While the province’s Rules of Court don’t expressly categorize loan interest as a disbursement, Chief Justice Ernest Drapeau found the loans need only be “necessarily incurred” and the interest rate “reasonable” to qualify for reimbursement.
“Mr. [Francis] LeBlanc lacked the means to finance the litigation and his impecuniosity resulted in the loans that generated the interest in issue. Accordingly, it is an expense that was ‘necessarily incurred,’ Drapeau wrote for the unanimous court in his Oct. 18 judgment. “Finally, I am driven to conclude the interest claimed was ‘reasonable’ since the respondents adduced no evidence to establish Mr. LeBlanc could have borrowed money at a rate of interest lower than the one he negotiated with the independent third party.”
Drapeau ordered the defendants to pay almost $13,000 to Le Blanc to cover the interest on his $26,000 loan from litigation funder Seahold Investments, and said there was “every reason for satisfaction with the resulting regime, one that contributes significantly to improving access to justice for the citizens of our province.”
“As the Chief Justice of Canada, the Honourable Beverley McLachlin, regularly reminds us, access to justice is one of the cornerstones of the rule of law, and it behooves courts, whenever possible, to do their part in fashioning means conducive to its improvement. Courts must walk the talk,” he added.
Le Blanc was 17 in September 2004, when he was seriously injured as his motorcycle went off the road when a van driven by an employee of the New Brunswick Power Corporation crossed into his lane. The accident left him unable to work, and his only income was $200 per week in disability payments, according to the decision.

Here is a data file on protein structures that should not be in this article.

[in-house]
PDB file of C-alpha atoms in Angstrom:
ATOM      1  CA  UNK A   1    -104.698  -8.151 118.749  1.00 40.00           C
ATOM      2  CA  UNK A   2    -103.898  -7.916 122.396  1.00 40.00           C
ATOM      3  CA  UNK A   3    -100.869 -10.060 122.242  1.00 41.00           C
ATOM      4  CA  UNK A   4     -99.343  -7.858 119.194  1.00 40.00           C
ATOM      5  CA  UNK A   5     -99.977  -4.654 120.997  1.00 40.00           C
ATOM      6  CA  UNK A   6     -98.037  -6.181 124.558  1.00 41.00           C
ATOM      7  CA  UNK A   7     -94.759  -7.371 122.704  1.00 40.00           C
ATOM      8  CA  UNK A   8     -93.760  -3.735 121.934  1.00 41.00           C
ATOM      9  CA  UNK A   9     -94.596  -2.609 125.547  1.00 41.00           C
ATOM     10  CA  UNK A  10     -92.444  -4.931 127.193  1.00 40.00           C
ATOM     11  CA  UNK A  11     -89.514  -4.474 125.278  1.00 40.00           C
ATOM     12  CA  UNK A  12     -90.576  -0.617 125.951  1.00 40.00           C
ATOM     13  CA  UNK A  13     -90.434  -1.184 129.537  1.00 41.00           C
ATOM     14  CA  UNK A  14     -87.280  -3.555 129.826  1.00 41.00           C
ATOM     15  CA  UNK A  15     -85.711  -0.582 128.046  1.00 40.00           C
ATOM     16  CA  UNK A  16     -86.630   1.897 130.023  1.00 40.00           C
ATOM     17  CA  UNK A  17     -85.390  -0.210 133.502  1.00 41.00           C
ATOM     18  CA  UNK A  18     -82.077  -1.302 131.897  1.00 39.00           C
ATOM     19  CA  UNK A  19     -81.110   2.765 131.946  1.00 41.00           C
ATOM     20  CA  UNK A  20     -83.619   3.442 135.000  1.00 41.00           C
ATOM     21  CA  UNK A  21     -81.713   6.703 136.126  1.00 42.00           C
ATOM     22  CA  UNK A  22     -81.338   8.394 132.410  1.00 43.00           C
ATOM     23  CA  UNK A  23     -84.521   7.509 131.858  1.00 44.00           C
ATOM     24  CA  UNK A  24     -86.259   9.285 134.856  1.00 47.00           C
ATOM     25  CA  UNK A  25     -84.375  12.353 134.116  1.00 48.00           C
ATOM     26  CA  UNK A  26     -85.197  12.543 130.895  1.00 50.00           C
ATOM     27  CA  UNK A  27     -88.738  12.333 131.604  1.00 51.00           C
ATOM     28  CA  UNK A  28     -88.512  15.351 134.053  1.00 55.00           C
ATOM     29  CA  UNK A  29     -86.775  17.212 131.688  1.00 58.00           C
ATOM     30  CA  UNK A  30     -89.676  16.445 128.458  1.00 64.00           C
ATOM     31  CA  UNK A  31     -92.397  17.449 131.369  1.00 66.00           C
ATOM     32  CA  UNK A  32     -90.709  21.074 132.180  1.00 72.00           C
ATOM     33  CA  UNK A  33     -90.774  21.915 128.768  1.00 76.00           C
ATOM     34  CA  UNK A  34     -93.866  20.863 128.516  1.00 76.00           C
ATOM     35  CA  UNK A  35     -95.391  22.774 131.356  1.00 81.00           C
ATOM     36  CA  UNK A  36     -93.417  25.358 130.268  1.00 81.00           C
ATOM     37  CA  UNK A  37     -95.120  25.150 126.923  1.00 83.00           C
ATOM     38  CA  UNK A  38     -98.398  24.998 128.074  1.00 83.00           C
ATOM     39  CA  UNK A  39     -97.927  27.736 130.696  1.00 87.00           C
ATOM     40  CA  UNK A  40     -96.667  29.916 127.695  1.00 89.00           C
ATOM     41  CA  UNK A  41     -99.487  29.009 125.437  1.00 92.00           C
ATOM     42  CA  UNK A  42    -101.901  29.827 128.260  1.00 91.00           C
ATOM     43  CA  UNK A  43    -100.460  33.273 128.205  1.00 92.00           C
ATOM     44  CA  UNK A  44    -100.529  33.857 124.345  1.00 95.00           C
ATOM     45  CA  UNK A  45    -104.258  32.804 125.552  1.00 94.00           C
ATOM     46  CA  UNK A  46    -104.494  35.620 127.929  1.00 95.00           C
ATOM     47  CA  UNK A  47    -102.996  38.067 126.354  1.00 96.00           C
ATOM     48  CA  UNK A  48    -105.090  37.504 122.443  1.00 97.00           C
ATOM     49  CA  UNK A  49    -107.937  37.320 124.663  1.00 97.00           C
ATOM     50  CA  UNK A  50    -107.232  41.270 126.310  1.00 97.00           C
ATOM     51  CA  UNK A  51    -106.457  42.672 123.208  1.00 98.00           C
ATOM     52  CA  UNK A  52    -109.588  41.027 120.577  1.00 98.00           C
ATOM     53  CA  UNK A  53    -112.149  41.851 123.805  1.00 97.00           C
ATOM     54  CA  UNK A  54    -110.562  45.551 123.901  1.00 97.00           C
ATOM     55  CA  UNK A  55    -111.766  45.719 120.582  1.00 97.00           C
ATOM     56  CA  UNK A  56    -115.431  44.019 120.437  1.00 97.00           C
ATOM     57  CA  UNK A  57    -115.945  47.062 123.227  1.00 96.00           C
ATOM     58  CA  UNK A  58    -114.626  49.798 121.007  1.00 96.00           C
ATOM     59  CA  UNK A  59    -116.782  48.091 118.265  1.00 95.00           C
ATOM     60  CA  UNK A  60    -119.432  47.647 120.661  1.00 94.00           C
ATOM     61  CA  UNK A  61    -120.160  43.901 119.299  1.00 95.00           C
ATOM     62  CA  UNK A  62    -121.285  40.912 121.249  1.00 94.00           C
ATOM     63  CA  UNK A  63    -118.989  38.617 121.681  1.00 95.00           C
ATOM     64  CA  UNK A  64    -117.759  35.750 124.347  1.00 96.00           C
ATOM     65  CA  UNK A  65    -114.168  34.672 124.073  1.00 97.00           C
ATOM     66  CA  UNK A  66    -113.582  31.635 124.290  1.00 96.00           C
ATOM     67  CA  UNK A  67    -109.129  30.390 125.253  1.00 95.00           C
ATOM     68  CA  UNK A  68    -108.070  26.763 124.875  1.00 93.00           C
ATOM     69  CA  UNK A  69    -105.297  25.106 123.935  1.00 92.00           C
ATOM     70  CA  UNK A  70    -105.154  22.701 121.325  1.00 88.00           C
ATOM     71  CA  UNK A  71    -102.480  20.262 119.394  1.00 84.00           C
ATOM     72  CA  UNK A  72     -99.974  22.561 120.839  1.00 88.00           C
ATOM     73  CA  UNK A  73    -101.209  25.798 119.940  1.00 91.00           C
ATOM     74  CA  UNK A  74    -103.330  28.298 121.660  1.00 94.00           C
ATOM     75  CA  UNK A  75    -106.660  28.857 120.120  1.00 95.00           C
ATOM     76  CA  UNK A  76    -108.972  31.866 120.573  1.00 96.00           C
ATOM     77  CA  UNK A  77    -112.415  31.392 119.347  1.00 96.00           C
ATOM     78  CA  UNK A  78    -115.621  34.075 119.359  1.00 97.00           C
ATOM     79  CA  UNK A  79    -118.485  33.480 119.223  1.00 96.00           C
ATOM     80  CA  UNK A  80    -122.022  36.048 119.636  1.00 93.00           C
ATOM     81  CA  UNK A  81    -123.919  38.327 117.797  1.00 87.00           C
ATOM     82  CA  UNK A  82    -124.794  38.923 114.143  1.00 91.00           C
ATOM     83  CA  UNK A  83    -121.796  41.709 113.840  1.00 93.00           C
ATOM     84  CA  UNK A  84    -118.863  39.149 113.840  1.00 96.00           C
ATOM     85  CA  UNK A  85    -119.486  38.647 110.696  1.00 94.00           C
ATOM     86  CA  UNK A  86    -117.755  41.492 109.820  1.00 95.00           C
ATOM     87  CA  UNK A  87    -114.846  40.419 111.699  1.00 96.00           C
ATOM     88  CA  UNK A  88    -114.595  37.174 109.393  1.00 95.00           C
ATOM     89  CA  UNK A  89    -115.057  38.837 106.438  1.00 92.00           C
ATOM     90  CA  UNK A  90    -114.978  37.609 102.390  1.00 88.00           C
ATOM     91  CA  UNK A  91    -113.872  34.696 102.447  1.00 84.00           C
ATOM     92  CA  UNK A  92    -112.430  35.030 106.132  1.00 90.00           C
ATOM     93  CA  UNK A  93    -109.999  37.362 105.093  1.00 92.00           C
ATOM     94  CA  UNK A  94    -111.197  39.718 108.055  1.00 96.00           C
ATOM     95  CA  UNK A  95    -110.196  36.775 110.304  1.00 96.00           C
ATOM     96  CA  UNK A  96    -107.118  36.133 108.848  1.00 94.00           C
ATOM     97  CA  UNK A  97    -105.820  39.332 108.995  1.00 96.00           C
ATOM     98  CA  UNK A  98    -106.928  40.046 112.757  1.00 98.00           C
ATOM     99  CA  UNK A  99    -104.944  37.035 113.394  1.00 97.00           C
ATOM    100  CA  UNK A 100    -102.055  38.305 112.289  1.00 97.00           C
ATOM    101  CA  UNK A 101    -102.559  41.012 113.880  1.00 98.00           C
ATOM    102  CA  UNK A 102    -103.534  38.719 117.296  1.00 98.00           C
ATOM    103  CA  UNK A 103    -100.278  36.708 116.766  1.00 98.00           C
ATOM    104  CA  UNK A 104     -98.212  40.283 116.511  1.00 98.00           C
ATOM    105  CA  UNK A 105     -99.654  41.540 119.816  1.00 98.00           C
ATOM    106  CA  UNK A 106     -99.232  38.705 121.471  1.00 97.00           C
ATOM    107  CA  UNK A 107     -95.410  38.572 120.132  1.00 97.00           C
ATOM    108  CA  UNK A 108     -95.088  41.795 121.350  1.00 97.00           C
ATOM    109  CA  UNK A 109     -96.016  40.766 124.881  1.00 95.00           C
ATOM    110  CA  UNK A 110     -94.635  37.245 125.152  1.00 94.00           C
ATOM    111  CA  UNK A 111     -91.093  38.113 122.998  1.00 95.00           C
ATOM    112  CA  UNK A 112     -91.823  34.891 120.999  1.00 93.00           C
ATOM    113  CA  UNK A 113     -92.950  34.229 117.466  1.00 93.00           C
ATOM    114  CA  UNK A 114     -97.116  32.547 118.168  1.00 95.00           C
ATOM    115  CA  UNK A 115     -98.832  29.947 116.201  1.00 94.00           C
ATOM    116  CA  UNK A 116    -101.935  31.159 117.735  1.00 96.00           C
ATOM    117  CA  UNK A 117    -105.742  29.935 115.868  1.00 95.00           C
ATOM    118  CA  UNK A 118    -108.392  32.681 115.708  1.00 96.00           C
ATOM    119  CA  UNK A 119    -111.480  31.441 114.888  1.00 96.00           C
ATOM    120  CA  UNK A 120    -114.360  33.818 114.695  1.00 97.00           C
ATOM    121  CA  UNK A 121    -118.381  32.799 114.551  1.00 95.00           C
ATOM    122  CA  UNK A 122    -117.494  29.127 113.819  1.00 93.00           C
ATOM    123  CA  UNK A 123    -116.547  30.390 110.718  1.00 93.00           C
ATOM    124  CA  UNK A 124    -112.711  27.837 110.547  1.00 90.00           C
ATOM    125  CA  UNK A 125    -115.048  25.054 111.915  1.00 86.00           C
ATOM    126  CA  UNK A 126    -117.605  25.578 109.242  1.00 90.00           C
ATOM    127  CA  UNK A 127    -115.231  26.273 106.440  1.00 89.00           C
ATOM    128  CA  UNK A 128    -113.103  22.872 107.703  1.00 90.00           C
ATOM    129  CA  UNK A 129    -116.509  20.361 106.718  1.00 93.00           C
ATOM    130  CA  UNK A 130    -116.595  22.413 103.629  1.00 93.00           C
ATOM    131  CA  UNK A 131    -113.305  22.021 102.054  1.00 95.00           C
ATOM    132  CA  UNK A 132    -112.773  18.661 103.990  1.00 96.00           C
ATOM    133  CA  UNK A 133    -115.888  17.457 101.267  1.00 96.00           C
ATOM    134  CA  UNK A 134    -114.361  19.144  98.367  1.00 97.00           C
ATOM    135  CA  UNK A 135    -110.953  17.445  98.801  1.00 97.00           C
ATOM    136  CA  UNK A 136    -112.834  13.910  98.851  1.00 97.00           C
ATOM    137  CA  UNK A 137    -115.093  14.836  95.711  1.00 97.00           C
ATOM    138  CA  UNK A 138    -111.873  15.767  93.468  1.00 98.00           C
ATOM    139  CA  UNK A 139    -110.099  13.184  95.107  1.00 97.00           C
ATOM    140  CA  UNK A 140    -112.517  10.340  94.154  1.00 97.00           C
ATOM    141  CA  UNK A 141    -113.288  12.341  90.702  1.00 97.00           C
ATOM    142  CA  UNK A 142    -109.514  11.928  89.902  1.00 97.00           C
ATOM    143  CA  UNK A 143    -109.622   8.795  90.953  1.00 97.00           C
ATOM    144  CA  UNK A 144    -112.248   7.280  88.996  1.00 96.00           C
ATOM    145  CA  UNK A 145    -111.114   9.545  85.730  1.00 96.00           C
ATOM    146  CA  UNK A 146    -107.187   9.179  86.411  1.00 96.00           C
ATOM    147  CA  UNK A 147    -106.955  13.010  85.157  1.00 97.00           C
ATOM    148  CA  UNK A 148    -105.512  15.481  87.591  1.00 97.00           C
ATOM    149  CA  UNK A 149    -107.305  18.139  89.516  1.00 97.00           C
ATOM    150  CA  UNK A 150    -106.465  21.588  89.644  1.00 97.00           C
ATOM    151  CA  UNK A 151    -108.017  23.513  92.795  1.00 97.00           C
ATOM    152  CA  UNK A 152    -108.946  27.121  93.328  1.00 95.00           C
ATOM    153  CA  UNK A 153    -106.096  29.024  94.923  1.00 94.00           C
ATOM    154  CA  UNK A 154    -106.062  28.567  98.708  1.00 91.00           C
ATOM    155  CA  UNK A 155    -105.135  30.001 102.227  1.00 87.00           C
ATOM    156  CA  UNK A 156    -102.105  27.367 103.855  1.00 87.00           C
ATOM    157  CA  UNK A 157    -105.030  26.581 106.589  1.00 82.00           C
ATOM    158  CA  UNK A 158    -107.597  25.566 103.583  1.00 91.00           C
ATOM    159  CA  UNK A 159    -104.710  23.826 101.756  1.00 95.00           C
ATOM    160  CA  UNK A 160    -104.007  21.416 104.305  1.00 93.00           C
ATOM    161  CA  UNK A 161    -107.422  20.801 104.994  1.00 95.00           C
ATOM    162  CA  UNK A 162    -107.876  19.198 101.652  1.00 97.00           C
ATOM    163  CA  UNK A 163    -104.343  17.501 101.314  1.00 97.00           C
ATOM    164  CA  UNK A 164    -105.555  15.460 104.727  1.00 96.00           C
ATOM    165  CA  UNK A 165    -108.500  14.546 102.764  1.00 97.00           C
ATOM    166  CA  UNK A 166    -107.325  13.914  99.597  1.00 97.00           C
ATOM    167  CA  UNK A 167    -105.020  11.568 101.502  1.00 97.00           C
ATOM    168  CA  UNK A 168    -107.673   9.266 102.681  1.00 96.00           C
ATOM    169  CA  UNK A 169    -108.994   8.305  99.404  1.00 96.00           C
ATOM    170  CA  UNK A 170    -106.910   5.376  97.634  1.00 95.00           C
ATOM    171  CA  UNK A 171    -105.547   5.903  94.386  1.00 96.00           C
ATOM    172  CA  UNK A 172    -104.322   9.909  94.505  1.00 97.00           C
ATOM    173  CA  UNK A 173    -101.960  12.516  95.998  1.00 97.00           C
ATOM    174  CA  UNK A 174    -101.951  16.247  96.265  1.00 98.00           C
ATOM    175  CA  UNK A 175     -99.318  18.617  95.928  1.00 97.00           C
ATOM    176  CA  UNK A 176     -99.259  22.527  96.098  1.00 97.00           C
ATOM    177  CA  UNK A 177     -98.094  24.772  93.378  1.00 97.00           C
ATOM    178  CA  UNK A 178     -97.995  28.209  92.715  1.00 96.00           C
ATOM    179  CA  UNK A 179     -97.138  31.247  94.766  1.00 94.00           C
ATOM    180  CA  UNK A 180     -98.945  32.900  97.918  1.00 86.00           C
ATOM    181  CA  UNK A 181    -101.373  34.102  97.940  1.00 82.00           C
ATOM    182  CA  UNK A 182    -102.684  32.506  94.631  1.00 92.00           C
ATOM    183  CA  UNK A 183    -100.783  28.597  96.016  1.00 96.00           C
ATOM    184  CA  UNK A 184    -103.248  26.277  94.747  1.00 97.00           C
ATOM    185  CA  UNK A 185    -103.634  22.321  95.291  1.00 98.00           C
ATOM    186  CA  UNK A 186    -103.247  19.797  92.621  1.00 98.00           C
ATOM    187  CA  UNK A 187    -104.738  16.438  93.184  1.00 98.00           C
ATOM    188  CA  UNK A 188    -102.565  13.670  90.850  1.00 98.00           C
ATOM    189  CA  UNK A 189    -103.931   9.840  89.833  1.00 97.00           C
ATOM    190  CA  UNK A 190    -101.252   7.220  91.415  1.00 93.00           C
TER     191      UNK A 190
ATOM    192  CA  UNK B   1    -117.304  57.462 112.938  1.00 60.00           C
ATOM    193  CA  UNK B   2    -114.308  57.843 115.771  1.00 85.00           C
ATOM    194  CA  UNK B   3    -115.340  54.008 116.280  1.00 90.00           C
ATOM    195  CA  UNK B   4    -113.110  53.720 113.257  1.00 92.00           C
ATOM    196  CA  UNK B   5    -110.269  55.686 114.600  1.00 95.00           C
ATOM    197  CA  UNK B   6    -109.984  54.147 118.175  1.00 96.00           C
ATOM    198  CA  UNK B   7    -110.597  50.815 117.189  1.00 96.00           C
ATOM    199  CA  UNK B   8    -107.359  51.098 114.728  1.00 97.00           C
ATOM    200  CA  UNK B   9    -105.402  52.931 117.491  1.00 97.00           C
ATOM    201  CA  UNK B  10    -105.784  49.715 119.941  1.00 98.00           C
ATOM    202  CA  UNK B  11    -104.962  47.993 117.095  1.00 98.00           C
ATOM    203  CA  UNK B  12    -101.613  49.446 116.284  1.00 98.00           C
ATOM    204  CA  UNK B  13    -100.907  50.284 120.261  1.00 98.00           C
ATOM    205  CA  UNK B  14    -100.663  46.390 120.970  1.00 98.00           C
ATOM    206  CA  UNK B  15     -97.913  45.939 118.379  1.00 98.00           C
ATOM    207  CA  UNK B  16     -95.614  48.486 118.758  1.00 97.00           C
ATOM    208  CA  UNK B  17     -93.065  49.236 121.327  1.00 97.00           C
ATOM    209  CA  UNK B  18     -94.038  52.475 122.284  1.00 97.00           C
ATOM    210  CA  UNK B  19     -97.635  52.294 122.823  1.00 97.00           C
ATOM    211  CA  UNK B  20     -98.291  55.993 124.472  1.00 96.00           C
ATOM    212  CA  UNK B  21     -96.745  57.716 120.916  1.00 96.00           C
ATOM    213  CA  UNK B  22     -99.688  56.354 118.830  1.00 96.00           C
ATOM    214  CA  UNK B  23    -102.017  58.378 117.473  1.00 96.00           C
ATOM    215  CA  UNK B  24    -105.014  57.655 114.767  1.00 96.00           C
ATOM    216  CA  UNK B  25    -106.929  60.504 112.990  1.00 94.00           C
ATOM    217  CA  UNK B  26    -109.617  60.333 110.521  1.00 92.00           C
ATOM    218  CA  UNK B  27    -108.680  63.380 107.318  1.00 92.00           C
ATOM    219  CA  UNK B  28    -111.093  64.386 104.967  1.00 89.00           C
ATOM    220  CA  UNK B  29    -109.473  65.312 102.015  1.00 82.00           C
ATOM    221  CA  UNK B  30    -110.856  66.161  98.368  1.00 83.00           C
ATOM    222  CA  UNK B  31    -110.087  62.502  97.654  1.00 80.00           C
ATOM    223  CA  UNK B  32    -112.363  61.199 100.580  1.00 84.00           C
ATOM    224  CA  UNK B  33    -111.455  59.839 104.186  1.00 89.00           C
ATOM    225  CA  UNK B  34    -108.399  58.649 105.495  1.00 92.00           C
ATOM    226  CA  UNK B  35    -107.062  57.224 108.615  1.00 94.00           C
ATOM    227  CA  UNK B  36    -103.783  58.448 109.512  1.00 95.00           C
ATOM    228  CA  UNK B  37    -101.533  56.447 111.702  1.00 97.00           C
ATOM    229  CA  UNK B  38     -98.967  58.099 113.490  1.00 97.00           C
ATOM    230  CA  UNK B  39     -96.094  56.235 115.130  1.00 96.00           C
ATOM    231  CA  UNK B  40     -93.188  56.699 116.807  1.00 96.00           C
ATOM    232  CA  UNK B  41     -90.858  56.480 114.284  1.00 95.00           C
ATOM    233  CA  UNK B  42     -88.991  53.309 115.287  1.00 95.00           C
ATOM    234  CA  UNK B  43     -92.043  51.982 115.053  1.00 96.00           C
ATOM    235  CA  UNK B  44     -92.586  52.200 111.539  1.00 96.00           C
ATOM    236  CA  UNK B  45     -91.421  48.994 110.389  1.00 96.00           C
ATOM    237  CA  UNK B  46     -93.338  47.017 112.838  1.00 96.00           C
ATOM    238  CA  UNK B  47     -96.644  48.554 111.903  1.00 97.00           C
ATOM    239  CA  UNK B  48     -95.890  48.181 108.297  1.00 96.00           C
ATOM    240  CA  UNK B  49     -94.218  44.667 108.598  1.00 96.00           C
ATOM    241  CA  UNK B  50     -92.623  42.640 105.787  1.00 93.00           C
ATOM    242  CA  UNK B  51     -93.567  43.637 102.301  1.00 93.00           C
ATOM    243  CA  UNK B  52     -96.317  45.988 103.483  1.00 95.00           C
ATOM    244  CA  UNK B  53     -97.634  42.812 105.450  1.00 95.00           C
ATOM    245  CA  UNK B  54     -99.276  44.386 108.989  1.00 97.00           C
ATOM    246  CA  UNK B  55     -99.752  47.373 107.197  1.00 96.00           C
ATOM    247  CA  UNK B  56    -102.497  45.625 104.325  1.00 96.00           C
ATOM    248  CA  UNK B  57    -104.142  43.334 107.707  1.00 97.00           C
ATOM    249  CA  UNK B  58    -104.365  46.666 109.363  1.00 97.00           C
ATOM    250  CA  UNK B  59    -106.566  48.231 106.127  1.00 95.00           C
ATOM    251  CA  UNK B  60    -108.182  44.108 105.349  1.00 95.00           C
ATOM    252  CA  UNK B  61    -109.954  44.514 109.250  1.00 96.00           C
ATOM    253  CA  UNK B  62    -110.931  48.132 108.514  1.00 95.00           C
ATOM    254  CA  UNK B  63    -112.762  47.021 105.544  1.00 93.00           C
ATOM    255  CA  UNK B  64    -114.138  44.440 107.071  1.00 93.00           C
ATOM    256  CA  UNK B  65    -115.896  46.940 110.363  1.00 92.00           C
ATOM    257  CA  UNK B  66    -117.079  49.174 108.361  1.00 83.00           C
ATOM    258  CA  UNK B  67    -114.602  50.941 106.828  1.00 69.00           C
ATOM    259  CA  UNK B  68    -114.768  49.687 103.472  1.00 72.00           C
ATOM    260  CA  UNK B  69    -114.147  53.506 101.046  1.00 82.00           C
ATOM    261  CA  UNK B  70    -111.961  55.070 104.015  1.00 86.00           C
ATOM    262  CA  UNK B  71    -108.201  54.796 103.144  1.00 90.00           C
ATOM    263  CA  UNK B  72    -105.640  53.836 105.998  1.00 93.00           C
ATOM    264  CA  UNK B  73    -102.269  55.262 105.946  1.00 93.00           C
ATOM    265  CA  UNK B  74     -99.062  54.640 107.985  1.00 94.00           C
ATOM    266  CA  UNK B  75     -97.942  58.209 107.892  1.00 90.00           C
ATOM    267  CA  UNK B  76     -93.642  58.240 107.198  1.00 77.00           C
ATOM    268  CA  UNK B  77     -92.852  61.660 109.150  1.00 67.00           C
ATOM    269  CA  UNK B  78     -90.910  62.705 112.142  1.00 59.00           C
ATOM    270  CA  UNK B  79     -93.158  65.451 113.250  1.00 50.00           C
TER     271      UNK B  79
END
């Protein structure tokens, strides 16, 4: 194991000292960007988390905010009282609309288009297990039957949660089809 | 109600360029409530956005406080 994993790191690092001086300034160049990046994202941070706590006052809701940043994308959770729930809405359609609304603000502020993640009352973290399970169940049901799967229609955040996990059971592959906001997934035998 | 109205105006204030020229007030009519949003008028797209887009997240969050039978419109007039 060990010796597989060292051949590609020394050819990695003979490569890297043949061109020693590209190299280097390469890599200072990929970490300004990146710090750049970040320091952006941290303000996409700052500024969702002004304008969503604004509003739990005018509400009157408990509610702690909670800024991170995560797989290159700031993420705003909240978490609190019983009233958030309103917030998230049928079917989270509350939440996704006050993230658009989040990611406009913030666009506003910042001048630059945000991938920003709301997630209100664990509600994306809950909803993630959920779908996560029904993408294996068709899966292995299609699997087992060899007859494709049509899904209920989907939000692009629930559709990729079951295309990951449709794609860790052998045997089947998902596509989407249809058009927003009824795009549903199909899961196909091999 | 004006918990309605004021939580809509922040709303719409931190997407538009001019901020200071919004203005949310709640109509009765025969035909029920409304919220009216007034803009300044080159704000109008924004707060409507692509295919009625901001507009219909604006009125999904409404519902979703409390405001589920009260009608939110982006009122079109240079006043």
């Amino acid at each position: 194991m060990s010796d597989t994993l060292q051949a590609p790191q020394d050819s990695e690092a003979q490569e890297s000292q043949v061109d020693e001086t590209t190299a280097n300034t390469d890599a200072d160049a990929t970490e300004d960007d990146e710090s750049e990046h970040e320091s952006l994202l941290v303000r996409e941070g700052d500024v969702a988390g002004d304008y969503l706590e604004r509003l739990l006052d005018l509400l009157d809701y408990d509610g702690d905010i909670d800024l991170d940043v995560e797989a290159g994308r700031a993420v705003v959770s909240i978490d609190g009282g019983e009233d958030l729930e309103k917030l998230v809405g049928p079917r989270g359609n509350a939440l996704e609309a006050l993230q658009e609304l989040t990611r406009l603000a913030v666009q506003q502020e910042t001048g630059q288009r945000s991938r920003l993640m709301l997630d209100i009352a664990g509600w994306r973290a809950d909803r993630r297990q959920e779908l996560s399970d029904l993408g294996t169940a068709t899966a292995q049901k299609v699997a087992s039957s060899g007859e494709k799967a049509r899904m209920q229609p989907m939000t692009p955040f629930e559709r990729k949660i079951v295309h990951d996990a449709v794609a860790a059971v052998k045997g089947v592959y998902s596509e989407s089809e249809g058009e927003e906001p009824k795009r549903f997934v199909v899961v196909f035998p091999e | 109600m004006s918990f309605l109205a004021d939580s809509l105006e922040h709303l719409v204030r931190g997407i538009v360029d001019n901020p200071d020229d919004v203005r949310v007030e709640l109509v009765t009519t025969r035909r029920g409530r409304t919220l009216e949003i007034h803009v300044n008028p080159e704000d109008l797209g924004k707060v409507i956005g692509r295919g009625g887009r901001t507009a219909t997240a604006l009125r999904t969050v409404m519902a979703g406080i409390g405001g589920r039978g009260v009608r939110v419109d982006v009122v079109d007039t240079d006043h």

When the statement of defence came back laying the blame entirely at Le Blanc’s feet, he went to a bank and credit union looking for money to fund his action, but was turned down by both. Litigation funder Seahold Investments stepped in, loaning him $26,000 at a compounded monthly rate of 2.4 per cent, for an effective annual rate of 33 per cent.
“The interest rate it set reflected an assessment of the risk assumed in granting the loans in question, a risk that two financial institutions had previously deemed prohibitive. Only a foolhardy lawyer would have agreed to undertake that risk,” Drapeau wrote.
A Court of Queen’s Bench judge found the power corporation employee entirely at fault, awarding costs of $20,000 to Le Blanc, plus taxable disbursements. That’s when Le Blanc claimed the interest on his loan, but was turned down by a court clerk tasked with deciding which disbursements were allowable.
The decision stands in contrast to a 2011 Ontario case, Giuliani v. Region of Halton, in which a judge disallowed the plaintiff’s claim for recovery of interest paid on a litigator loan, and criticized her lawyer for referring her to a lender charging “unconscionable” rates of interest. The rate in that case was 3.5 per cent compounded monthly for an effective annual rate of 51 per cent.